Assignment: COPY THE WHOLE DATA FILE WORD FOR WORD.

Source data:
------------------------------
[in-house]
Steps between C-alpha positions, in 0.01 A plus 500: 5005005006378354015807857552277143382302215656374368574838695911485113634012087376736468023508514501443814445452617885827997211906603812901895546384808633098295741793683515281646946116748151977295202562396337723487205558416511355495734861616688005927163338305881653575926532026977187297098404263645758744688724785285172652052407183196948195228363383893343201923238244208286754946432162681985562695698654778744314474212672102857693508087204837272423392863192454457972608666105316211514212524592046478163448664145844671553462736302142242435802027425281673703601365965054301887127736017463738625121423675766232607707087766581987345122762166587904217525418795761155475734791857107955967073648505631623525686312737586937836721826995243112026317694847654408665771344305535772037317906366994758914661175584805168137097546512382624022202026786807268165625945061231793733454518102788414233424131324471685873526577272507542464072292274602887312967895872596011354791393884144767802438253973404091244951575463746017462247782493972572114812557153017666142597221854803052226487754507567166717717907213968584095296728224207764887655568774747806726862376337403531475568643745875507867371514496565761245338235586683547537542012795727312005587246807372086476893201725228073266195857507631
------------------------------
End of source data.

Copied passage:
[in-house]
Steps between C-alpha positions, in 0.01 A plus 500: 5005005006378354015807857552277143382302215656374368574838695911485113634012087376736468023508514501443814445452617885827997211906603812901895546384808633098295741793683515281646946116748151977295202562396337723487205558416511355495734861616688005927163338305881653575926532026977187297098404263645758744688724785285172652052407183196948195228363383893343201923238244208286754946432162681985562695698654778744314474212672102857693508087204837272423392863192454457972608666105316211514212524592046478163448664145844671553462736302142242435802027425281673703601365965054301887127736017463738625121423675766232607707087766581987345122762166587904217525418795761155475734791857107955967073648505631623525686312737586937836721826995243112026317694847654408665771344305535772037317906366994758914661175584805168137097546512382624022202026786807268165625945061231793733454518102788414233424131324471685873526577272507542464072292274602887312967895872596011354791393884144767802438253973404091244951575463746017462247782493972572114812557153017666142597221854803052226487754507567166717717907213968584095296728224207764887655568774747806726862376337403531475568643745875507867371514496565761245338235586683547537542012795727312005587246807372086476893201725228073266195857507631